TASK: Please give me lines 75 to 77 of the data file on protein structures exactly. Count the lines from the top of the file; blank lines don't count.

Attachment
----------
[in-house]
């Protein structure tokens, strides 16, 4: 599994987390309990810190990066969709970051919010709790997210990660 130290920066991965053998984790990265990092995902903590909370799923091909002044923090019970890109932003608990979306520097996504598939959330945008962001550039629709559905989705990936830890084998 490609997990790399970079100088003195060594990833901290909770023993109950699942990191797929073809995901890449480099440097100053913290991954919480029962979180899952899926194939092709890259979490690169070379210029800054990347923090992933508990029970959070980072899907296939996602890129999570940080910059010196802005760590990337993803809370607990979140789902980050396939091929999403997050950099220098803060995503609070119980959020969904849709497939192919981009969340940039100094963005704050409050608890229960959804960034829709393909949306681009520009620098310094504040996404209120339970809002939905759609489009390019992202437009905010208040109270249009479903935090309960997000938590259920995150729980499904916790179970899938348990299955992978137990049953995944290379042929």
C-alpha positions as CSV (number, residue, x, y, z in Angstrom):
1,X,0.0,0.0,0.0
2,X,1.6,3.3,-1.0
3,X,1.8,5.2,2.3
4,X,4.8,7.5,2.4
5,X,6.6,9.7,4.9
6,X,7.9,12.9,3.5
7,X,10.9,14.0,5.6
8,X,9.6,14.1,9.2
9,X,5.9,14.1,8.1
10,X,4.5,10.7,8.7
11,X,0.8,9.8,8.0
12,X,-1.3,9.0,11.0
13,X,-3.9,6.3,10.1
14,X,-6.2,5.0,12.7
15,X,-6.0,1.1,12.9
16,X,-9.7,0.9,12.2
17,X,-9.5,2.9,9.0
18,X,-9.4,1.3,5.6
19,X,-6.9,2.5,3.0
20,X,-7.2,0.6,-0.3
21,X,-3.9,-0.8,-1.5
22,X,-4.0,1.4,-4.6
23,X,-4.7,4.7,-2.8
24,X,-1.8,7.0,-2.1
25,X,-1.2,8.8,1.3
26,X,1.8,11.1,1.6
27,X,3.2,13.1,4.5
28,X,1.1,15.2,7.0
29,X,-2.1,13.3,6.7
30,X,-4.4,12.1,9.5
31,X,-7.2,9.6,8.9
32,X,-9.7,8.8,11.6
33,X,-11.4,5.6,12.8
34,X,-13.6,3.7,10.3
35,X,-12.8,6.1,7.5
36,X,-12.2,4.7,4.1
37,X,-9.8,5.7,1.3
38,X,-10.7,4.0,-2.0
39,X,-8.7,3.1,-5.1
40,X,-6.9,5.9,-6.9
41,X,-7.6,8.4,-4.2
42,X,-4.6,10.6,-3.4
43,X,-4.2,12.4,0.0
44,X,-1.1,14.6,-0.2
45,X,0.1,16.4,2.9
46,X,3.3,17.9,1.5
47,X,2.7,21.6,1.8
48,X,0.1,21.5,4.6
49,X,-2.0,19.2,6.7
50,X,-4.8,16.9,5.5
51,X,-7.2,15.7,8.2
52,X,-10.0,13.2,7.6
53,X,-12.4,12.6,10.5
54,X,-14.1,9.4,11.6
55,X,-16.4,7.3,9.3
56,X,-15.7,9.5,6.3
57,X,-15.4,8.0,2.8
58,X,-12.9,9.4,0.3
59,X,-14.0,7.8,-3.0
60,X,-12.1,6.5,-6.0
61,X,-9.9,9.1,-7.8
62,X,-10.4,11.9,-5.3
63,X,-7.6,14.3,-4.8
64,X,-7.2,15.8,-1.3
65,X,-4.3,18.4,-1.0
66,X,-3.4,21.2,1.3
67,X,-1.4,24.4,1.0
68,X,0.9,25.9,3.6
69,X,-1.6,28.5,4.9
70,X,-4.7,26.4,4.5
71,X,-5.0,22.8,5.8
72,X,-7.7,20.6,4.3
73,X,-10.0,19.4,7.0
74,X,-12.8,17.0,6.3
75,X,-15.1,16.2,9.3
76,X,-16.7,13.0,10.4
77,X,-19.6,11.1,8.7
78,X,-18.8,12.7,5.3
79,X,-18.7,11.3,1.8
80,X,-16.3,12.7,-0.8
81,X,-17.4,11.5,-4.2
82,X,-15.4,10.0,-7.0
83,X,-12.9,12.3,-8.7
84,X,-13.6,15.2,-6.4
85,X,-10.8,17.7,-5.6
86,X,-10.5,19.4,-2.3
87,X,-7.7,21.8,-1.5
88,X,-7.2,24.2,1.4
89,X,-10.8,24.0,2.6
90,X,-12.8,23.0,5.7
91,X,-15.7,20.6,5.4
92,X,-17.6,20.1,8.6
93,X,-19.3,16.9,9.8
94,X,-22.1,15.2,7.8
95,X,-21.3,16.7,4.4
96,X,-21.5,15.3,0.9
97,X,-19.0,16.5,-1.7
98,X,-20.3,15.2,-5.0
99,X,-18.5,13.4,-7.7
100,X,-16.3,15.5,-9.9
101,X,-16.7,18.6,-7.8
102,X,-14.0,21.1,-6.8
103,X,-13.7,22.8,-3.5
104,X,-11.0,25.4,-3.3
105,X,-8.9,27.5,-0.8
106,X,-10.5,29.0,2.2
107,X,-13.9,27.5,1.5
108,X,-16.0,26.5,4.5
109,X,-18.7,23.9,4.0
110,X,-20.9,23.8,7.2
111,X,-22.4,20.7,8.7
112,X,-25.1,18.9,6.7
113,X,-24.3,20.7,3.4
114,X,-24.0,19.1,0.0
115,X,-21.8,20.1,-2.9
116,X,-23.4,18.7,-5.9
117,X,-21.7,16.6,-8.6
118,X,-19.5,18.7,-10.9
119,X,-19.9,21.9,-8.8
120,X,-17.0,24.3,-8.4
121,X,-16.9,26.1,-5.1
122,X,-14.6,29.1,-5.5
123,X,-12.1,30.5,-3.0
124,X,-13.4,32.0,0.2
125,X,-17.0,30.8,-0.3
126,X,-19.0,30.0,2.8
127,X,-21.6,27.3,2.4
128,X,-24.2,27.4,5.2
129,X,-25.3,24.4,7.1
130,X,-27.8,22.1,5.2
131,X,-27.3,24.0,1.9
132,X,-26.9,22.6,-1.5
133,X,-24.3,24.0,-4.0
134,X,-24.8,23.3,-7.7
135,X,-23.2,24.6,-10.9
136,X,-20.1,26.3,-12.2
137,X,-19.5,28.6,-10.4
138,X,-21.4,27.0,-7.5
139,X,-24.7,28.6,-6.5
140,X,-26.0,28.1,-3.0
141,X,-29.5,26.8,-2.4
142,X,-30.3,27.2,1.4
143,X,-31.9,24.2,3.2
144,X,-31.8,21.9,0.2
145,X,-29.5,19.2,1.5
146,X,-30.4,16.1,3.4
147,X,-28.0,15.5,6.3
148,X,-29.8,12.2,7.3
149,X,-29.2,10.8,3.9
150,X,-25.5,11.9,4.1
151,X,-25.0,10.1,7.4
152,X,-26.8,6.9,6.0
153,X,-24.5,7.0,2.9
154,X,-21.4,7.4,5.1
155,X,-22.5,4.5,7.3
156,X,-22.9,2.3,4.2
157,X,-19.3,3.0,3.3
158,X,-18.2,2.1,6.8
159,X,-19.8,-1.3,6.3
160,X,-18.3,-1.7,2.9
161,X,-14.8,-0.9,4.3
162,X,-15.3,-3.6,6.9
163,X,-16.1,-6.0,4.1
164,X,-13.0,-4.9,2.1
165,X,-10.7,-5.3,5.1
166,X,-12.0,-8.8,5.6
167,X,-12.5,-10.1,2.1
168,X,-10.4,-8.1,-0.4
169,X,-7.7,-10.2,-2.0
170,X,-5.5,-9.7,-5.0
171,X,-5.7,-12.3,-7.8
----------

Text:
72,X,-7.7,20.6,4.3
73,X,-10.0,19.4,7.0
74,X,-12.8,17.0,6.3